True, there can eventually come a time where some employees will simply never be aligned with the change or new process — at which point a little authoritarian management is needed. But so long as an individual or group can use reasoned deliberation to argue the benefits and can construct a rationale which stands up to scrutiny, they are well placed to create environments which are psychologically safe. It also means that when all avenues of consensus building have been exhausted, it is reasonable rather than authoritarian to pull on the leaver of “because I’m your manager and you just need to do this”.

Capabilities other than open dialogue which are less frequently used, yet are also predictive of psychologically safe environments, are situational humility and sponsoring success. Situational humility is when an individual does not dominate an interaction or situation so as to crowd out other voices. Sponsoring success involves thinking about others’ success ahead of our own. An example of this is scheduling meetings with care of other peoples’ commitments, or scaffolding their day for success, even if it creates a little more work for us.

Though I have sought to underscore the importance of team leaders, junior and middle managers, and employees without formal position authority as key drivers to leading psychological safety in an organisation, the hard truth is that culture begins at the top. This is particularly the case when Leading At Scale. While the capabilities needed at the organisation level are largely the same as at the team level — open dialogue, situational humility, and sponsoring success — there are some additional capabilities which become increasingly important when one climbs to the rarified air at the top of an organisation.

The first is cultural awareness and involves perceiving the norms that are present in the different cultures among an organisation’s stakeholders. These can be ethnic cultures, but also encompass generational cultures which can be an even greater driver of difference than ethnicity. The second is situational awareness and involves understanding the way in which stakeholder thinking is shaped and beliefs entrenched by selective observations. Without a deep and nuanced understanding of the cultural and situational challenges, Executives are unlikely to be able to plan for the paradigm shifts necessary for strategic success.

Ending Where We Start

If I have done my work well, the benefits, by products, and symptoms involved in managing for psychological safety should be increasingly clear — if not, please reach out. But where to begin with a manager or management team in the process of leading psychological safety and what practical steps can be taken?

The first element is to hire the right people. Of the Big Five personality traits, two are positively correlated to psychological safety. These are low neuroticism and high openness to experience. Hiring managers and talent teams may benefit from designing recruitment processes that include measures for these traits and in asking behavioural questions aimed at eliciting how candidates have managed for psychological safety in the past.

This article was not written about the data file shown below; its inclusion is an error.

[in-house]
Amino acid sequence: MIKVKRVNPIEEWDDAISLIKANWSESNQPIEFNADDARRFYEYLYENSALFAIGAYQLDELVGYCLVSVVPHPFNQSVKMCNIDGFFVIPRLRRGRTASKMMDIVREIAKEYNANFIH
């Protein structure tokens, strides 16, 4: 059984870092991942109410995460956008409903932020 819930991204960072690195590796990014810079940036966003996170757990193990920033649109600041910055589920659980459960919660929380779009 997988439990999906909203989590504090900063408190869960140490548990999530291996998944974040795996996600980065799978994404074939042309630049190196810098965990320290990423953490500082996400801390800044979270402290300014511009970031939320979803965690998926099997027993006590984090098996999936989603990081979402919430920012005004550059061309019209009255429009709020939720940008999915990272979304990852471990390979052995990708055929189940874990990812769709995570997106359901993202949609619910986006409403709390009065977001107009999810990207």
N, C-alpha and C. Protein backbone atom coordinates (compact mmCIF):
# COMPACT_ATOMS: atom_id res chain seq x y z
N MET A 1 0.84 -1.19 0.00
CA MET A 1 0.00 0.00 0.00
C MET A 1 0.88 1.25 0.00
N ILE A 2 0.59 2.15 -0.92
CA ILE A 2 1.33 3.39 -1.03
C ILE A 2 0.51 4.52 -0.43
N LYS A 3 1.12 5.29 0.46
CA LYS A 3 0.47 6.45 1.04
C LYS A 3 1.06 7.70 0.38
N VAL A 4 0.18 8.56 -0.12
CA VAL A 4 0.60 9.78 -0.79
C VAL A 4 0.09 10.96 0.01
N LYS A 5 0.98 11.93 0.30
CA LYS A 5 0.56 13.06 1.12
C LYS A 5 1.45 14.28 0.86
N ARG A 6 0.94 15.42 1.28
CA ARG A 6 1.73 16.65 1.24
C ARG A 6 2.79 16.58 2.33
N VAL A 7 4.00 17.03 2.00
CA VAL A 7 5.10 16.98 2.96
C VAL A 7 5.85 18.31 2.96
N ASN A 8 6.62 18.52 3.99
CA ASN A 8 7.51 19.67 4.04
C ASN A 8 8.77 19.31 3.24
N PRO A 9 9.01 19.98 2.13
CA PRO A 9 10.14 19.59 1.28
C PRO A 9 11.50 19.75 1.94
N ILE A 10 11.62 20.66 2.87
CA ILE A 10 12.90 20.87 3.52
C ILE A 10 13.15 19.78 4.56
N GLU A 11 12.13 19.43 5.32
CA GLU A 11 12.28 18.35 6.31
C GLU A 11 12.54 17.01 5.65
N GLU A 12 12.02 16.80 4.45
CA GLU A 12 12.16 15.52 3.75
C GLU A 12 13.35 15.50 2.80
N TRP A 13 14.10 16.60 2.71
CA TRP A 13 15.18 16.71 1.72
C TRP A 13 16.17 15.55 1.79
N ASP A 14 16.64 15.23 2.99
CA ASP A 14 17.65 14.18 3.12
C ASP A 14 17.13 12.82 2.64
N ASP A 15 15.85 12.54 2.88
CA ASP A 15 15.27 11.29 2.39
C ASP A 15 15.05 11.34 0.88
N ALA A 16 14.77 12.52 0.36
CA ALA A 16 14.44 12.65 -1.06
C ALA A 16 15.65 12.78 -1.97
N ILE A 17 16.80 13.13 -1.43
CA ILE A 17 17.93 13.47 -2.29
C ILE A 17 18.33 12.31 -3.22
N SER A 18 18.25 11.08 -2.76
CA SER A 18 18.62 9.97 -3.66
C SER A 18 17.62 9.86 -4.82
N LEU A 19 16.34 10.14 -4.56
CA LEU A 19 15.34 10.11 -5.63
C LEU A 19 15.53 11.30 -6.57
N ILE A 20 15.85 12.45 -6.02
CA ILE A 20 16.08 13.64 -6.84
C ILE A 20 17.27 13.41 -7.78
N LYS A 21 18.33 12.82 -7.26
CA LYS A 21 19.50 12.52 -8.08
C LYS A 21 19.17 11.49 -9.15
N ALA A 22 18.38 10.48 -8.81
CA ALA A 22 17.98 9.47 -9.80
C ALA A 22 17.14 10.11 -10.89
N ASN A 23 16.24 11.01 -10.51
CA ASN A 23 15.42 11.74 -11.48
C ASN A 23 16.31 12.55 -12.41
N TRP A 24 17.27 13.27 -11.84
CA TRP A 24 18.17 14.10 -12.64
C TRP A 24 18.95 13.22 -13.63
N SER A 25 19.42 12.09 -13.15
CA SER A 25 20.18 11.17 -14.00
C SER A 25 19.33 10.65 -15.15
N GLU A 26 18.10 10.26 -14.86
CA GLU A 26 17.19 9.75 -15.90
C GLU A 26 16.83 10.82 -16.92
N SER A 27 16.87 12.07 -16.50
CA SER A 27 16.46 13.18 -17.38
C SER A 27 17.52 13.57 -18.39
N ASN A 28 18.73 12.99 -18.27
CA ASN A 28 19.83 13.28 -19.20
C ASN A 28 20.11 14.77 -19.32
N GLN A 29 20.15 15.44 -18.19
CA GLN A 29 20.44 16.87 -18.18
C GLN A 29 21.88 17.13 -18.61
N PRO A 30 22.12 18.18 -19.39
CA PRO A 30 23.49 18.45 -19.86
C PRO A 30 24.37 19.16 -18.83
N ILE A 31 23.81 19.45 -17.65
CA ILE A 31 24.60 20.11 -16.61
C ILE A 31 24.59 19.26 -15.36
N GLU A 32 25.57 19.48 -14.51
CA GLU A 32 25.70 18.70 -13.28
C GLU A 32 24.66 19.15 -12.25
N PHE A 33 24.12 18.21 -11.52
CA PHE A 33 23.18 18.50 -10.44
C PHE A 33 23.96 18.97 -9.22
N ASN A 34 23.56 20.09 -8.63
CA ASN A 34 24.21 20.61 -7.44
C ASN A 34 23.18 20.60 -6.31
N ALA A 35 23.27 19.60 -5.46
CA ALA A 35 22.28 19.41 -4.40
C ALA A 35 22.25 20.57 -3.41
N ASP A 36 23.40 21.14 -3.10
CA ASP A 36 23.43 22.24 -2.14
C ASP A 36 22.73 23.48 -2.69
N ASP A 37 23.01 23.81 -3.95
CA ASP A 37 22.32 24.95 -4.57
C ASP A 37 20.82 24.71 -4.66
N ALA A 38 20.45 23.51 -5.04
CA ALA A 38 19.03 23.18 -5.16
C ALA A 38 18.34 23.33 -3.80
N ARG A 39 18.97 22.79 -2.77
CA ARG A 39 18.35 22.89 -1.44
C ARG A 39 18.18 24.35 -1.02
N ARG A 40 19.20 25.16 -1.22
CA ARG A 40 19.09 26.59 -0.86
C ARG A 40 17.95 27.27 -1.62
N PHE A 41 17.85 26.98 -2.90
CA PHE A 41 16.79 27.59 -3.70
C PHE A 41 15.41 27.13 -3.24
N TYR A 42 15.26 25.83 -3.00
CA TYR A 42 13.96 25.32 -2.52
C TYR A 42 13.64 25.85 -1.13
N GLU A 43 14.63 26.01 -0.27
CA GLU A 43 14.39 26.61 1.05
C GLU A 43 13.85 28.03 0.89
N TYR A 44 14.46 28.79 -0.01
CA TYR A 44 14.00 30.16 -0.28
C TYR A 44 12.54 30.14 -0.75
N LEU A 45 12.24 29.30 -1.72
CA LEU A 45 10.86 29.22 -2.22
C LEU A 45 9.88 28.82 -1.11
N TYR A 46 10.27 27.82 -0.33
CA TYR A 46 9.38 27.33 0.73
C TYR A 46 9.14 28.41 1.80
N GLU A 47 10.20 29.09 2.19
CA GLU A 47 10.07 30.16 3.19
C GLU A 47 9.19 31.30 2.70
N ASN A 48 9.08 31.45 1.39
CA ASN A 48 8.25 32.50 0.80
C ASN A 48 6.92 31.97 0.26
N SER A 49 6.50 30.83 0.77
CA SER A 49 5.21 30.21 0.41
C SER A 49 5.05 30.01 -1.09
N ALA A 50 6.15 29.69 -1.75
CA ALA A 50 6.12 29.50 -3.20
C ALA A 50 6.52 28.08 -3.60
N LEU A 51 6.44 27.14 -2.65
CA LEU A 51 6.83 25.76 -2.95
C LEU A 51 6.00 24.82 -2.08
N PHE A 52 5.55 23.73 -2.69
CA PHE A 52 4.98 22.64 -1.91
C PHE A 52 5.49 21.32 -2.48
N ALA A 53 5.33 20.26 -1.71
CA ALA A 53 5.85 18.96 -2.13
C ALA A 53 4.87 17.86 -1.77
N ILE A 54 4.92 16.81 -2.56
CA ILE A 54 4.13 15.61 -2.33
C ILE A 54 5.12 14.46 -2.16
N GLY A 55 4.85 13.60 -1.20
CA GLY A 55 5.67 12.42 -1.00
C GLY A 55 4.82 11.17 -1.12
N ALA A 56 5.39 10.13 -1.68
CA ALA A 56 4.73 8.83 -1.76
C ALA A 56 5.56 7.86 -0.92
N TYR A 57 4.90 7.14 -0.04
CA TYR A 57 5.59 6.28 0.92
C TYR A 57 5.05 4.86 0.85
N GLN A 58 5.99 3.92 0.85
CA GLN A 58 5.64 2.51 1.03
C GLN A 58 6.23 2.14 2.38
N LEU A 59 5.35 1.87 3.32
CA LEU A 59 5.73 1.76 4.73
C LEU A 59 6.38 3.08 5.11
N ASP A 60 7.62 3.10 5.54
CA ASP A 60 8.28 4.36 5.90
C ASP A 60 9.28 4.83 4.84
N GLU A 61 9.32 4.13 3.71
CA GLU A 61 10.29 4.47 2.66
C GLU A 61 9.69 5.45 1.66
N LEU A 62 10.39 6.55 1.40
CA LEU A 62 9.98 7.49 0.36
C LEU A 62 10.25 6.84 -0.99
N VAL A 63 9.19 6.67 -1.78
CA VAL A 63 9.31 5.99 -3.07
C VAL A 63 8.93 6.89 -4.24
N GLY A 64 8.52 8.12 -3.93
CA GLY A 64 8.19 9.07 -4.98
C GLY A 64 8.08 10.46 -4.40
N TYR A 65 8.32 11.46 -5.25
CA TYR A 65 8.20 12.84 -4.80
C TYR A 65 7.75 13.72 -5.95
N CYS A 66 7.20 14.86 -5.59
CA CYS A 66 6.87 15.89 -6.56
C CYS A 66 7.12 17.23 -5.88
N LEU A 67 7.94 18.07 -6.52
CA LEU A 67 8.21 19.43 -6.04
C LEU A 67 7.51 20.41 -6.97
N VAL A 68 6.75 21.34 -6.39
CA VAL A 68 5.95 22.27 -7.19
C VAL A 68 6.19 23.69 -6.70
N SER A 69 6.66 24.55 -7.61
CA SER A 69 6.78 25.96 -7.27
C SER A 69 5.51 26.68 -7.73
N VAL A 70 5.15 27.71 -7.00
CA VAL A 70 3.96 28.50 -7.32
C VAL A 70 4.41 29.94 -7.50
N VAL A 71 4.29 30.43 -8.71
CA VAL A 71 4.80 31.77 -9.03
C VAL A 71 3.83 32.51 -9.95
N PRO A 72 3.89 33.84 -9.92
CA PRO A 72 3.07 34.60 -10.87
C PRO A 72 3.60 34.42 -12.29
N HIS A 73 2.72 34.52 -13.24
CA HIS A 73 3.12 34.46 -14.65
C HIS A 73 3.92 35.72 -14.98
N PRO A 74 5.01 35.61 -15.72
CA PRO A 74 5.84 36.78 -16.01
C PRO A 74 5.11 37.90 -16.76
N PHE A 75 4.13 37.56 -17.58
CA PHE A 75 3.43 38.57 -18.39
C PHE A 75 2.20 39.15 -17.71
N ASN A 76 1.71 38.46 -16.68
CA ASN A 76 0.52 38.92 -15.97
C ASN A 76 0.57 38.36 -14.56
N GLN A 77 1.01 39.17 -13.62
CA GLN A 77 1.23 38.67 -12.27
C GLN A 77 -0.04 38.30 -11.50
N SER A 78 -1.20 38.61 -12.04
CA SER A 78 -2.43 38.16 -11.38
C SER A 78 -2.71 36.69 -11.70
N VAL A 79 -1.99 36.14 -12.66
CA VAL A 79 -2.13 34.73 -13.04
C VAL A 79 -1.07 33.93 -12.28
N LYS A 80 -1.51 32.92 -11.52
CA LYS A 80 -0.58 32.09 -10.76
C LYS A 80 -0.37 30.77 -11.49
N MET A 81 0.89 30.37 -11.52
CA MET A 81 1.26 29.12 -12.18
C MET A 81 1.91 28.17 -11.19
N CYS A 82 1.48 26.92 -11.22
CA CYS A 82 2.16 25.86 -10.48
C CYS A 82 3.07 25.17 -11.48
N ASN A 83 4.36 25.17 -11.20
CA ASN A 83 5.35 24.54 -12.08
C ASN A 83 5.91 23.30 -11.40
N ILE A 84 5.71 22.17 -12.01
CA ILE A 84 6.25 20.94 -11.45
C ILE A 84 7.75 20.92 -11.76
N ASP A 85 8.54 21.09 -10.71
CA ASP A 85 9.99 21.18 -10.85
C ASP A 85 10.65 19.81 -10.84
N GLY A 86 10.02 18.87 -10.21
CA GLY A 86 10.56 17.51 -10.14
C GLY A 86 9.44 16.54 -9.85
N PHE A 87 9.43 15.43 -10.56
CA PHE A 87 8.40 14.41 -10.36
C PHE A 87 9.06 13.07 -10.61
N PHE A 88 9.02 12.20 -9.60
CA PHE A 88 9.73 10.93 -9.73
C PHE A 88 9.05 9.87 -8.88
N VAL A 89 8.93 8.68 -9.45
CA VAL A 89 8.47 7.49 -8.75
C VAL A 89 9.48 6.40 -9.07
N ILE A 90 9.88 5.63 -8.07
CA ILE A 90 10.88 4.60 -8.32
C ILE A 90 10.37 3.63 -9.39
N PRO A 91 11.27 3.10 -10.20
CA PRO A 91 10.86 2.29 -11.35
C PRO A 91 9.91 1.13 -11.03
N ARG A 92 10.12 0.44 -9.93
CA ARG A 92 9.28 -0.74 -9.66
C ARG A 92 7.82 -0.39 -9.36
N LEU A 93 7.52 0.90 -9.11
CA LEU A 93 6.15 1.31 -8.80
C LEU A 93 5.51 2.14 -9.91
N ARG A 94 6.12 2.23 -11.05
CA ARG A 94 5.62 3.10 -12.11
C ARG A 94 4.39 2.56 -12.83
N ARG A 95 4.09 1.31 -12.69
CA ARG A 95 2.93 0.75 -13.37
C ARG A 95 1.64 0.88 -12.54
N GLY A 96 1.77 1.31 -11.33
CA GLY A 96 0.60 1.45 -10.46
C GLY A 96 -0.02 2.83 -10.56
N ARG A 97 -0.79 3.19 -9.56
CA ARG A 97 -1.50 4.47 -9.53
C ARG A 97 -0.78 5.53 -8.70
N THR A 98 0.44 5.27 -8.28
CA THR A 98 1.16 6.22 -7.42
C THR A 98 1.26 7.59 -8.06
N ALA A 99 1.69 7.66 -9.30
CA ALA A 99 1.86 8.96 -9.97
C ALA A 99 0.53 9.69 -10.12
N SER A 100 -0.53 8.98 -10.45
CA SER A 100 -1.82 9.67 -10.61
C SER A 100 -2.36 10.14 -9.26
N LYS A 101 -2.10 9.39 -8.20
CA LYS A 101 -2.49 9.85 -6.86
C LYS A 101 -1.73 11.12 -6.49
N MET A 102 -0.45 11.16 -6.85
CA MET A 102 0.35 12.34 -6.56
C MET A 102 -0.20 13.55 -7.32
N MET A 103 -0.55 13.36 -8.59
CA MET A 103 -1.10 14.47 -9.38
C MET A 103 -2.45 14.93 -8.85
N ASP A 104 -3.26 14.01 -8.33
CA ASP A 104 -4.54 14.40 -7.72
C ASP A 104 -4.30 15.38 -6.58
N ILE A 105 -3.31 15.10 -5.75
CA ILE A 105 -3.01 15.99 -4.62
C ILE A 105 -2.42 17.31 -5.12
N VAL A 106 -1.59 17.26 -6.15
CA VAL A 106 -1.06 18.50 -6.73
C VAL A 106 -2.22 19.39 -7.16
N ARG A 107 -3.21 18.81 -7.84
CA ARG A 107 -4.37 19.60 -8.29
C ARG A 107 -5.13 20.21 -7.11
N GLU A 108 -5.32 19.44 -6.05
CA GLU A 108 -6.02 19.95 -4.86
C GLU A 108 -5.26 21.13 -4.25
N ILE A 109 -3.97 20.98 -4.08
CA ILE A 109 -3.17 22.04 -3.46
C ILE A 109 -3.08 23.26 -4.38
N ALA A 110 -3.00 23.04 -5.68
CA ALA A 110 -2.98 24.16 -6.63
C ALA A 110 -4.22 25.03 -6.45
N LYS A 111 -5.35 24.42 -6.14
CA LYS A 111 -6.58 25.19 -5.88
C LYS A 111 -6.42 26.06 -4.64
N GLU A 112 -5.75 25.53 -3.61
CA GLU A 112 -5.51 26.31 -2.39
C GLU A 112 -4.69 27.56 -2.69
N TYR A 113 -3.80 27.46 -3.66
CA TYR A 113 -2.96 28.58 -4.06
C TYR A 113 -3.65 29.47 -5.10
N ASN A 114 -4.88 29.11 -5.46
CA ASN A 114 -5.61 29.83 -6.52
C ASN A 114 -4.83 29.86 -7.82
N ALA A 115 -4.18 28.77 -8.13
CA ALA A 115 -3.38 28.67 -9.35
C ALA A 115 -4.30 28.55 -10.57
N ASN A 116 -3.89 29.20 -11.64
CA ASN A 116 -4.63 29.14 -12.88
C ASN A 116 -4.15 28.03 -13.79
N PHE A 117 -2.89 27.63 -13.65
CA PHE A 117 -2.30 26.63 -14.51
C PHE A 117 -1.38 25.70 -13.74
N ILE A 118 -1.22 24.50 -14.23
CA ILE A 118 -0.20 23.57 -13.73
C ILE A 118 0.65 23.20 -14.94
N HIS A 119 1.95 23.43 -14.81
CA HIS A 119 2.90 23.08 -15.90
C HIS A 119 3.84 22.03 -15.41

Second, organisations need to go beyond ad hoc or isolated training programs for managers. Our psychological state seldom changes easily, yet training to help us shift our paradigms is often relegated to occasional sessions. Instead, the Executive Leadership Team would do better to define clear strategies which are aligned to the organisation’s aspirations in the psychological safety space. This is done by baking in capabilities — such as open dialogue, situational humility, or sponsoring success — to establish an organisation wide taxonomy of skills that are part of a manager’s OKRs.

Third, ensure that learning experiences go beyond the technical. By this I mean management development experiences that are sensory, emotional, and designed to create ‘aha!’ moments. Heightening emotion during learning can create stronger connections which are better remembered over time. For this, learning programs need to challenge paradigms, innate emotional reactions, and assumptions to engender enduring psychological change. The challenge is that for such programs to be successful, a degree of psychological safety is necessary as a first step. Without this, managers are unlikely to be open to real change, instead preferring to show change in the moment but returning to their pre-existing paradigms once the training is over.

Finally, continuous learning needs to be part of a manager’s daily work. Some organisations, such as WooliesX, formally set one day a week as time for personal development. Other organisations leave it to the manager to make the time for personal development. For those applying the principles from Running Effective Meetings, and who have successfully engaged with Dov Frohman’s injunction that half of a leader’s time should be unscheduled, there will be the space in the working week to bounce forward from formal training and apply the lessons learned in the context of active projects and initiatives. This is an essential element in moving learning from retention to application.

The challenges in creating psychological safety are in some ways more complex for managers because they not only need to lead the process, but also lead themselves in the initiation of the process. Without the self-awareness necessary for this, the attempts to achieve psychological safety will stall and be little more than “safety washing”. But when managers are present who can publicly role model their own process of learning and development, they become true leaders who will be able to foster an operating environment in which it is safe to attempt, fail, change, develop, and ultimately succeed.

Good night, and good luck.

Photo by Paolo Candelo on Unsplash.